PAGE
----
Aggregate Agricultural Supply Response in Developing Countries: A Survey of Selected Issues

32 Pages Posted: 20 Apr 2016

See all articles by Maurice Schiff

Maurice Schiff

Fellow, Institute for the Study of Labor (IZA)

Claudio E. Montenegro

World Bank Group; Universidad de Chile, Economics Department

Date Written: July 1995

Abstract

Time series estimates can provide an accurate picture of past behavioral relations, but they are not an adequate basis for forecasting the impact of policy reform. They typically generate a downward-biased estimate of the response to a credible reform.

Schiff and Montenegro review several studies of the aggregate agricultural supply response.

Using both economic and econometric reasons, they argue that time series estimation typically generates a downward-biased estimate of the response to a credible reform.

Even though time series estimates can provide an accurate picture of past behavioral relations, they do not provide an adequate basis for forecasting the impact of policy reform. This is especially true in developing countries, where policy reforms involve large changes and have included agricultural price reform, industrial trade liberalization, financial sector reform, and macroeconomic stabilization.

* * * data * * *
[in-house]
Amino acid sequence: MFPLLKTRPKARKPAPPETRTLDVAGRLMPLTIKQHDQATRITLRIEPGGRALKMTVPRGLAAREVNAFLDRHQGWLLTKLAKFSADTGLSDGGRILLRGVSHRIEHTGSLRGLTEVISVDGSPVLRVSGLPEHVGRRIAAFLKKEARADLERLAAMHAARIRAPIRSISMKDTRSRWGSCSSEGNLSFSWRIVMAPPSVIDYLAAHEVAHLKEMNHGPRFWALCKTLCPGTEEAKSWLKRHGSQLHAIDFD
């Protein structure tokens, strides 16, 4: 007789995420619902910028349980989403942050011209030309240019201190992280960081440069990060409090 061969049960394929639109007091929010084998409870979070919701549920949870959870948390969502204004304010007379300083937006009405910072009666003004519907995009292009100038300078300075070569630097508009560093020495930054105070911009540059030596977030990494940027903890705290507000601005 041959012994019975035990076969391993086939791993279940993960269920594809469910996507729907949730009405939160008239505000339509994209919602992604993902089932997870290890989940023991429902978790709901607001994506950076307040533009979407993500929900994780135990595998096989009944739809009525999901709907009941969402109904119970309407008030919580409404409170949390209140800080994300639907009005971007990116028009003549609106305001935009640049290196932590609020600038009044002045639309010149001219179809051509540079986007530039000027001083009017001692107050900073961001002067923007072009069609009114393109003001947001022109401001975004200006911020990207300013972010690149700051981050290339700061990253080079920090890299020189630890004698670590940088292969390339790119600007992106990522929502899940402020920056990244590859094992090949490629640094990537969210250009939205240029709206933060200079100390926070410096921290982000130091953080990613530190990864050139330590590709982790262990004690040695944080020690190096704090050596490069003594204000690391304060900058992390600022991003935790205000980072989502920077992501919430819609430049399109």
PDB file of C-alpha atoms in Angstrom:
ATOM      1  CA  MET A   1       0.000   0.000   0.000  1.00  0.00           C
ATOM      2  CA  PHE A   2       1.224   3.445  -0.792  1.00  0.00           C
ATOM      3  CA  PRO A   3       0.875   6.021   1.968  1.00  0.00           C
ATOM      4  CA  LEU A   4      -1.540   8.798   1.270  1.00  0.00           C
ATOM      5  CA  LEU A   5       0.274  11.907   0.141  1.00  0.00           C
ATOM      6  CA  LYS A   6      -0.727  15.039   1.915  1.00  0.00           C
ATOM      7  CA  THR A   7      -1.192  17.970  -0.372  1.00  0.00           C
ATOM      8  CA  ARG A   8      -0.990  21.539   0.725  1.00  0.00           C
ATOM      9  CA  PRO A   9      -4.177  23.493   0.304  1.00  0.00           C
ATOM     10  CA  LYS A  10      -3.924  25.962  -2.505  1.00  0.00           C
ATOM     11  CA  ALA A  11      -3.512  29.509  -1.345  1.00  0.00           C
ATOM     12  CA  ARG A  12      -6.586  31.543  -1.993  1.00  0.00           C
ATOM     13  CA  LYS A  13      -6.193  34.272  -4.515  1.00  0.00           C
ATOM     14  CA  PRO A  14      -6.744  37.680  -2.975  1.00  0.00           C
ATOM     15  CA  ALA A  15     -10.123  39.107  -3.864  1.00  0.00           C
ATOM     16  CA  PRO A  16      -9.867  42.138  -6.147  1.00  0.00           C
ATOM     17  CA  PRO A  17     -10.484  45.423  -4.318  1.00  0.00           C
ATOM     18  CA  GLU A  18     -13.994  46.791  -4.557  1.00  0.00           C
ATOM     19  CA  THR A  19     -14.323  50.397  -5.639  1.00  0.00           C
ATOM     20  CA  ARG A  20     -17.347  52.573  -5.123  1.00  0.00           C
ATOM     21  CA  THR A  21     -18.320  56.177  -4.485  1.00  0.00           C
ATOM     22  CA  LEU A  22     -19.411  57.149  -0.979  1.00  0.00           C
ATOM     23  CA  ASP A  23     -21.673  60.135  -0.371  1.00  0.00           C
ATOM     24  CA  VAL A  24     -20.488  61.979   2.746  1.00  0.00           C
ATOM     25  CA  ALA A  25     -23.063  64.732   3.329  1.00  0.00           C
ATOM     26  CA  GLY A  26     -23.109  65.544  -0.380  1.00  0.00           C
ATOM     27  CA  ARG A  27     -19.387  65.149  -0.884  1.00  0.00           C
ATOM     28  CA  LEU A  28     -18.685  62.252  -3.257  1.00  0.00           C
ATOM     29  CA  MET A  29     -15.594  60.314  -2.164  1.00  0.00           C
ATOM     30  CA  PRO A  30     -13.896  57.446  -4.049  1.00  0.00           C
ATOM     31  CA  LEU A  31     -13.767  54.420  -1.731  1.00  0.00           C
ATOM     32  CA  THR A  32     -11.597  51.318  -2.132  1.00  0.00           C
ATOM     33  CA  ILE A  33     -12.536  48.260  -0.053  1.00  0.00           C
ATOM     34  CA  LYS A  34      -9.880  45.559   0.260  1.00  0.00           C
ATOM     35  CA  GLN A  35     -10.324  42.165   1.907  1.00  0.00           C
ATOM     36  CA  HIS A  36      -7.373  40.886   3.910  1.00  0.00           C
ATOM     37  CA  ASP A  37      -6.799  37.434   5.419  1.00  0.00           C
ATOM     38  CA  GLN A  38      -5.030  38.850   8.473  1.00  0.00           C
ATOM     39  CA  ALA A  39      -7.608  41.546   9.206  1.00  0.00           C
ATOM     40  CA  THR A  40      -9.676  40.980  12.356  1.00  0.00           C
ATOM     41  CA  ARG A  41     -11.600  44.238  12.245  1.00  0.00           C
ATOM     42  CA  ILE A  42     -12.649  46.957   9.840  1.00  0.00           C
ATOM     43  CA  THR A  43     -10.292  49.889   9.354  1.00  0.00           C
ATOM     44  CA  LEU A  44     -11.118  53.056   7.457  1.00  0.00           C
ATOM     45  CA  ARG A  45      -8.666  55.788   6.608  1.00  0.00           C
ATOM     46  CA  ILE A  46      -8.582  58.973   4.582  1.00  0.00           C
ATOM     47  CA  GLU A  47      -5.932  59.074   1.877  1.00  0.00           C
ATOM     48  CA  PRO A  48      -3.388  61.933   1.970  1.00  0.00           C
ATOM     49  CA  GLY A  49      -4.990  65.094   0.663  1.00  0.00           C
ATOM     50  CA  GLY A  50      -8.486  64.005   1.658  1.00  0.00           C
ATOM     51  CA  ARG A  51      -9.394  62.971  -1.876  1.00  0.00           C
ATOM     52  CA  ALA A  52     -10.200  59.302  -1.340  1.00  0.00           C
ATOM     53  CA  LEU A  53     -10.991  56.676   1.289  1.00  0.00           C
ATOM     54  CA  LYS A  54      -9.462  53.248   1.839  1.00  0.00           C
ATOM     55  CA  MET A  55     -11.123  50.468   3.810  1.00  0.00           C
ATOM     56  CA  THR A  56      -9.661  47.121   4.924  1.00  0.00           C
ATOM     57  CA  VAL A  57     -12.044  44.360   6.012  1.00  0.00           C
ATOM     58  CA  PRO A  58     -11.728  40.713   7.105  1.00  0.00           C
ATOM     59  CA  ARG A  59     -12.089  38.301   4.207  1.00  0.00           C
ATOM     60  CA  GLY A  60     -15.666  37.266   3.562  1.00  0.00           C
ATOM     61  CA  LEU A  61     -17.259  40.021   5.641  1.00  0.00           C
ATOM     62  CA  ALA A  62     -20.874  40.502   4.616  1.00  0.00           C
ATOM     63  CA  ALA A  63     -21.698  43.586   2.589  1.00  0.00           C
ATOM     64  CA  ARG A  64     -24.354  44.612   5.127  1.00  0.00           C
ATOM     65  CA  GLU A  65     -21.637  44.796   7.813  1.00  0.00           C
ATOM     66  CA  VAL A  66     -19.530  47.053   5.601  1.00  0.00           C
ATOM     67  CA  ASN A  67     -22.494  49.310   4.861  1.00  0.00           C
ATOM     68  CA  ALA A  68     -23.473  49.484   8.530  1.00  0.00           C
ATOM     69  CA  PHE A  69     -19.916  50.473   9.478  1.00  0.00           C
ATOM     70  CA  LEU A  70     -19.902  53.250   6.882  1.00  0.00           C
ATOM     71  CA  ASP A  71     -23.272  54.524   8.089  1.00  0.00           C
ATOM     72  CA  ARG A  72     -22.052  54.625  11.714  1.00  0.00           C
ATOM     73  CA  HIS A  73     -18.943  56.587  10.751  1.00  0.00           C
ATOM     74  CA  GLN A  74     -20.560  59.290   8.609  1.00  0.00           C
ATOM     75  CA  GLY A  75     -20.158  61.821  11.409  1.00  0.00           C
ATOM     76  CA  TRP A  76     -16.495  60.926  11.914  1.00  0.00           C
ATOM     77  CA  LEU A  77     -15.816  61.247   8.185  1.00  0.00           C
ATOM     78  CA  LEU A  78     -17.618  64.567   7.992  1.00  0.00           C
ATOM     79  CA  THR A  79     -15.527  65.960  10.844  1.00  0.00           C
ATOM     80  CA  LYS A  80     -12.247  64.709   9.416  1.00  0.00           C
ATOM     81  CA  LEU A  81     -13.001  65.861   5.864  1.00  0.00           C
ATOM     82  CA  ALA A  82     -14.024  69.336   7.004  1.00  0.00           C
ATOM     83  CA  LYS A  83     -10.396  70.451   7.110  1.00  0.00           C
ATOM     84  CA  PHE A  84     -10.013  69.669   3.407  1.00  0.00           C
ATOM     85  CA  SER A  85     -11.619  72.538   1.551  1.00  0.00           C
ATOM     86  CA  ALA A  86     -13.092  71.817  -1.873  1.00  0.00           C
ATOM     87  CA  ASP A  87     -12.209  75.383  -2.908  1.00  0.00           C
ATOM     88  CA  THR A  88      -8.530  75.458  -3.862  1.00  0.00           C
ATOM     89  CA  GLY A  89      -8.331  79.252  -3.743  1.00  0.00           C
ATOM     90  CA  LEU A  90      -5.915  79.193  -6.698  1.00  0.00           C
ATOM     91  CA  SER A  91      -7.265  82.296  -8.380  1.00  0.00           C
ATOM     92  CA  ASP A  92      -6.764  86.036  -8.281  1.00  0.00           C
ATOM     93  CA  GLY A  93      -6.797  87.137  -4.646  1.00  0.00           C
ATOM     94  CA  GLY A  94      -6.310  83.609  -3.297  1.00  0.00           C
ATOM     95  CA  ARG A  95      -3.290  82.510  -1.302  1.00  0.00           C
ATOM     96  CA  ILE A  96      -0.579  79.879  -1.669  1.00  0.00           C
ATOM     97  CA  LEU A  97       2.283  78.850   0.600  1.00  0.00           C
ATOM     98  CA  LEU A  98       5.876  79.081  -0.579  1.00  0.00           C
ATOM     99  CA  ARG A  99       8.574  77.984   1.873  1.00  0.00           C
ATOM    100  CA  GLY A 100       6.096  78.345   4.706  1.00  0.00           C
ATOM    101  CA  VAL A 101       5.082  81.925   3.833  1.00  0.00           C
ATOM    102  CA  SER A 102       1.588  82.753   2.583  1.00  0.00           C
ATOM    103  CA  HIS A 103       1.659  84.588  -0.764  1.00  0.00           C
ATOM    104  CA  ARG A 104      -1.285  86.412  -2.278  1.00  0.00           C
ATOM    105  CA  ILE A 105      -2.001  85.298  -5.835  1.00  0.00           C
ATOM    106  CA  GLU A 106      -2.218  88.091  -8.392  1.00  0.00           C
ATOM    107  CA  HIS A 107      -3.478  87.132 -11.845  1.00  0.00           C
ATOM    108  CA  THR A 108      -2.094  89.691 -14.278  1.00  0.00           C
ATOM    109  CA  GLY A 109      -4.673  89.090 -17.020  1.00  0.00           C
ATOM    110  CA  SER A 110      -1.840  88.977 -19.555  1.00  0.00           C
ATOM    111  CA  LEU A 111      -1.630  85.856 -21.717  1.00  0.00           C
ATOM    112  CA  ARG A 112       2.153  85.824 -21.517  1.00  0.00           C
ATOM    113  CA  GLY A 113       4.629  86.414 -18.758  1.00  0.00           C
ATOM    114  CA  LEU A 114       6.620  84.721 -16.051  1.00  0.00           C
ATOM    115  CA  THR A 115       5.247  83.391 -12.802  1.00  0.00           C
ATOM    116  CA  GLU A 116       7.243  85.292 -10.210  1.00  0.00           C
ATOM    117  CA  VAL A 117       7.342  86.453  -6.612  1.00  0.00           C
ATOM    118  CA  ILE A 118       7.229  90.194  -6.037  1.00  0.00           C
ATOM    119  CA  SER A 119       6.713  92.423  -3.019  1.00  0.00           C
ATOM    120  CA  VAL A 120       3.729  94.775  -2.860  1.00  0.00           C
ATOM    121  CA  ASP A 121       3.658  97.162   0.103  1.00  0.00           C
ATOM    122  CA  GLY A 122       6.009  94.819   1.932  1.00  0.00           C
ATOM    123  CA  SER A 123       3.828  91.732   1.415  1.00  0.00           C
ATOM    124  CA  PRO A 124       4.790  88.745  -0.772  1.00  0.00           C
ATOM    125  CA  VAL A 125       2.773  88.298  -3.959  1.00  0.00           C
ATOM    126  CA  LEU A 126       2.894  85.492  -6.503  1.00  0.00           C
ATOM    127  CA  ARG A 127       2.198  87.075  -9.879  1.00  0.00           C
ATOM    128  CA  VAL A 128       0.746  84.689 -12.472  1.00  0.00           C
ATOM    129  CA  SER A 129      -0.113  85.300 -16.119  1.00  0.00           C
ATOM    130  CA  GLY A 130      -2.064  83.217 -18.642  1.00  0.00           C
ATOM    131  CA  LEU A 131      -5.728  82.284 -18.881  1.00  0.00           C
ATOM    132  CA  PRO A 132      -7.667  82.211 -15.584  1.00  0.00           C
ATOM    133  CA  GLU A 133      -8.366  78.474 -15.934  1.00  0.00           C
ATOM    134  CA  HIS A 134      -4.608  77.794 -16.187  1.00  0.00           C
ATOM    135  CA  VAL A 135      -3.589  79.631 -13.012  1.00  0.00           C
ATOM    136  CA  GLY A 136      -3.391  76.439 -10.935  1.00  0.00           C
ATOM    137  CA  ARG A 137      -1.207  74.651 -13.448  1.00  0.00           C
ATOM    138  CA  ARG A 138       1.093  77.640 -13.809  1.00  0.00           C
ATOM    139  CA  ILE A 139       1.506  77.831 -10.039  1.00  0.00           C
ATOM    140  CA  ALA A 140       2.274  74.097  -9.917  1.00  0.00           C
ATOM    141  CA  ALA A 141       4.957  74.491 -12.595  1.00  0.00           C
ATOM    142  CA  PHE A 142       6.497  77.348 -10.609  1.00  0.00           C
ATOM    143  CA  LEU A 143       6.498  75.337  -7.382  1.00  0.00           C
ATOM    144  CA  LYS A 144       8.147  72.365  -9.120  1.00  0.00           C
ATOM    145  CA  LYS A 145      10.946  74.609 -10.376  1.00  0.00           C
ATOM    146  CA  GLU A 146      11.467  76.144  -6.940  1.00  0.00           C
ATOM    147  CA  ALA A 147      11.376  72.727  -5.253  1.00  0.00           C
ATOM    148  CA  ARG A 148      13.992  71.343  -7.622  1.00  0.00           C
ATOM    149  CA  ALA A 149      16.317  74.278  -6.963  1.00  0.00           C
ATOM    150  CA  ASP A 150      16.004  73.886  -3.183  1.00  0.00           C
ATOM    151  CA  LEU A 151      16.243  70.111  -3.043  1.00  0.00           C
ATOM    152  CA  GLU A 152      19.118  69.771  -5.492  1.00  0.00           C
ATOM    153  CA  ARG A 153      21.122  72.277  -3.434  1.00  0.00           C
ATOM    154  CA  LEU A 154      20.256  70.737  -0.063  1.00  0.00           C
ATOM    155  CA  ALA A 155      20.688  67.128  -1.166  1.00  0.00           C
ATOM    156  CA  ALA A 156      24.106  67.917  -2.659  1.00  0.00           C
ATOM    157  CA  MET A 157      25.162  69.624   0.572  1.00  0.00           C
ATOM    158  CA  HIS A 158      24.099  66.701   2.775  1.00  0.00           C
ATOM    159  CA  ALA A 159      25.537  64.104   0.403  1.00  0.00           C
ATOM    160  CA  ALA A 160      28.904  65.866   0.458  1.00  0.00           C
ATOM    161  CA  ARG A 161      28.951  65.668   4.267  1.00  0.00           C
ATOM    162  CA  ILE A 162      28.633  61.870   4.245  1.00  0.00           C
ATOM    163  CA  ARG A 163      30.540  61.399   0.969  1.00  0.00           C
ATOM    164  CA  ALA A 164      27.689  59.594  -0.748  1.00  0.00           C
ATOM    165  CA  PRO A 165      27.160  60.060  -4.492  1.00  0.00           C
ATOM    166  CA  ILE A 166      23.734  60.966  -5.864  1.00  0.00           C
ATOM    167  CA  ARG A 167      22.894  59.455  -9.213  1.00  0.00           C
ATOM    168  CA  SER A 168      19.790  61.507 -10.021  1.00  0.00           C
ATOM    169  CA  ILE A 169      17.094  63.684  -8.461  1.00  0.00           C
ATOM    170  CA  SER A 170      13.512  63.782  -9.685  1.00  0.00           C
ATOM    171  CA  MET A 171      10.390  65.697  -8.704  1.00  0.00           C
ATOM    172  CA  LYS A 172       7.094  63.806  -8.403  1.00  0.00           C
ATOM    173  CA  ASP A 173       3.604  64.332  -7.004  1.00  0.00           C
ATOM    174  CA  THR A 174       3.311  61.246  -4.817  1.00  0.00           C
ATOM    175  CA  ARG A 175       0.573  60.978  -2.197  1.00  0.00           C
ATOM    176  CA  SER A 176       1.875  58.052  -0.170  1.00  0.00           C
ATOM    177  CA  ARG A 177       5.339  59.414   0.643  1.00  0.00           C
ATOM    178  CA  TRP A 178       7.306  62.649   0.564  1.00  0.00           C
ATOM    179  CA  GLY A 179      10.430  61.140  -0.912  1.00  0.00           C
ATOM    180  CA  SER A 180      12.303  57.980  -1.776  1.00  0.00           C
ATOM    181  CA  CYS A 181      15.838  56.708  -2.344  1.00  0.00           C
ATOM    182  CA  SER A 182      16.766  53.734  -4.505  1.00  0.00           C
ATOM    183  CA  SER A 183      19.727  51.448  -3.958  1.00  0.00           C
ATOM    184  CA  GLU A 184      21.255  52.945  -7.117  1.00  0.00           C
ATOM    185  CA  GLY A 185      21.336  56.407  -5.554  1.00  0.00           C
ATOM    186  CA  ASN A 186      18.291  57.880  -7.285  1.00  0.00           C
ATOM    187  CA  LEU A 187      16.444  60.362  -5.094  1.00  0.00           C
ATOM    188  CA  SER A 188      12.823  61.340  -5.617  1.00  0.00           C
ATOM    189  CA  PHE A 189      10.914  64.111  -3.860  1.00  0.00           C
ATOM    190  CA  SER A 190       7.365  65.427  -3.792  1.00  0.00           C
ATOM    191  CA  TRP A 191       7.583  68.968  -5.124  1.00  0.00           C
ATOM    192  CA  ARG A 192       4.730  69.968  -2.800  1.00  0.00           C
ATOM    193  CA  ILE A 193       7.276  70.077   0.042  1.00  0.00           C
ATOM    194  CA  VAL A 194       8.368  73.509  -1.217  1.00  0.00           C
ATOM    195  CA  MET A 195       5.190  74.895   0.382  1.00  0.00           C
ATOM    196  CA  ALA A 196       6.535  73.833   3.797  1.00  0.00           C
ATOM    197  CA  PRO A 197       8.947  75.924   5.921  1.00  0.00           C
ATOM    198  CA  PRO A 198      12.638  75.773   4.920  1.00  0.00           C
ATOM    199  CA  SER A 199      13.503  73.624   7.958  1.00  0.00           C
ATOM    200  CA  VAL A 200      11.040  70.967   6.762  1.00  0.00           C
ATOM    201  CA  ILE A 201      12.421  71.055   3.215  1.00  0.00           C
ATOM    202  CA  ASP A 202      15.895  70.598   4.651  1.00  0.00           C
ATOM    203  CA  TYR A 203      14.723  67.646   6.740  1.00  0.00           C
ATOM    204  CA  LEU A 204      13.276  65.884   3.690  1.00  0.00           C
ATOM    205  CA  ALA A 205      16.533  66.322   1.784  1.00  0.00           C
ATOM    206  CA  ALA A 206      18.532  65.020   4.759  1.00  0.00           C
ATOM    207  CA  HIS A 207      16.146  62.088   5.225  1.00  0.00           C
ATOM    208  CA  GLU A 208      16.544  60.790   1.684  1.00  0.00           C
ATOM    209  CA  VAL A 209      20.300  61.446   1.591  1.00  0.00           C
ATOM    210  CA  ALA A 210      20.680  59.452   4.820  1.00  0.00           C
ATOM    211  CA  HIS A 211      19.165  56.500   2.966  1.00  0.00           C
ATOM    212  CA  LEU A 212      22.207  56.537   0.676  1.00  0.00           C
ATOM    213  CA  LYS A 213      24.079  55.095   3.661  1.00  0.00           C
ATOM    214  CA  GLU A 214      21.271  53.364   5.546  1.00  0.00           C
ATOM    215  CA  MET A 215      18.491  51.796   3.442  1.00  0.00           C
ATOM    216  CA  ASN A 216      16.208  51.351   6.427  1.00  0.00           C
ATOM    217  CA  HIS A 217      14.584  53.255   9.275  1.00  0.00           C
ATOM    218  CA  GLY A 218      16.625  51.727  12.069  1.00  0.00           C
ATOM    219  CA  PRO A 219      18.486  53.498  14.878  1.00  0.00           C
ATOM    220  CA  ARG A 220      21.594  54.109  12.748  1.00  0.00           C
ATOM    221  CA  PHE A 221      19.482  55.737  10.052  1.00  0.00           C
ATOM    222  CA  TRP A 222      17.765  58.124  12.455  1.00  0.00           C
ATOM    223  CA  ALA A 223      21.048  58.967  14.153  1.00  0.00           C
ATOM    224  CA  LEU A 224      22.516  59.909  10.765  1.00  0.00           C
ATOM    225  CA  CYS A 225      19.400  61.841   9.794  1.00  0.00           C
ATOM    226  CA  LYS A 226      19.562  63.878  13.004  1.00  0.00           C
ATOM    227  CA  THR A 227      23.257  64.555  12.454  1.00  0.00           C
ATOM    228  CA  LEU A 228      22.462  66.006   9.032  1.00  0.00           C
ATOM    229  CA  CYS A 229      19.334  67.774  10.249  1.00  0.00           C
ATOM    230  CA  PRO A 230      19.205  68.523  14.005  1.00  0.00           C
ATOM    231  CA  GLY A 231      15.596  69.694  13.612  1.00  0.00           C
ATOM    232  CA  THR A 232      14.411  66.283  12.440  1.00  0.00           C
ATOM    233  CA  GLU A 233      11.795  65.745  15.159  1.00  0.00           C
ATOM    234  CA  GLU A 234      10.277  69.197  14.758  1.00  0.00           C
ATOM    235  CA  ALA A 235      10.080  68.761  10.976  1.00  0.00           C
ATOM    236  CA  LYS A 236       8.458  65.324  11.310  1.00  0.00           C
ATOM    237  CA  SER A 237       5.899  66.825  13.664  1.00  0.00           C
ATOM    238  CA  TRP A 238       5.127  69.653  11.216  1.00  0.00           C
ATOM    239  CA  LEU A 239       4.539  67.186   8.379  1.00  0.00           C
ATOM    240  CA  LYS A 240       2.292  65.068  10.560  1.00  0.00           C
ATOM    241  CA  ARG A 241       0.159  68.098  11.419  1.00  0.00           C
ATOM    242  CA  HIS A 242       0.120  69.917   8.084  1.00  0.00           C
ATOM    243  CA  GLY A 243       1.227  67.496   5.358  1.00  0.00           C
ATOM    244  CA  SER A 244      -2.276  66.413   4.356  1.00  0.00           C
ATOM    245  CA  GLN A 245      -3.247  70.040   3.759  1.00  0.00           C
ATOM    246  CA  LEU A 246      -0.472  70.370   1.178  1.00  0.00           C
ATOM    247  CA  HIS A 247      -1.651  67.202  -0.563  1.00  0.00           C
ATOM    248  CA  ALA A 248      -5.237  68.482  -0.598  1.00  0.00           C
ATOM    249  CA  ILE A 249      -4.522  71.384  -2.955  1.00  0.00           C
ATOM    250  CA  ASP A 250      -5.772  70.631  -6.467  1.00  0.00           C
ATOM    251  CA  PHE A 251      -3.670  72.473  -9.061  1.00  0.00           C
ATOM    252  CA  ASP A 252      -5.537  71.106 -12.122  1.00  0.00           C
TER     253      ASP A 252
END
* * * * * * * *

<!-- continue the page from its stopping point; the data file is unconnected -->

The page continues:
Under those circumstances, parameter values obtained under the former policy regime have little relevance in the new regime.

Schiff and Montenegro also argue that investments in public goods should be viewed as complementary to, not competitive with, price policy.

They claim that to select the policy with the biggest impact on output makes no sense. They provide what they consider to be better criteria for choosing the best from alternative policies.

This paper - a product of the International Trade Division, International Economics Department - is part of a larger effort in the department to understand the impact of policy reforms.

Suggested Citation

Schiff, Maurice W. and Montenegro, Claudio E., Aggregate Agricultural Supply Response in Developing Countries: A Survey of Selected Issues (July 1995). Available at SSRN: https://ssrn.com/abstract=620677

Maurice W. Schiff (Contact Author)

Fellow, Institute for the Study of Labor (IZA) ( email )

Bonn
Germany

Claudio E. Montenegro

World Bank Group ( email )

1818 H. Street, N.W.
MSN3-311
Washington, DC 20433
United States

Universidad de Chile, Economics Department

Diagonal Paraguay 257
Torre 26, Of. 1801
Santiago
Chile

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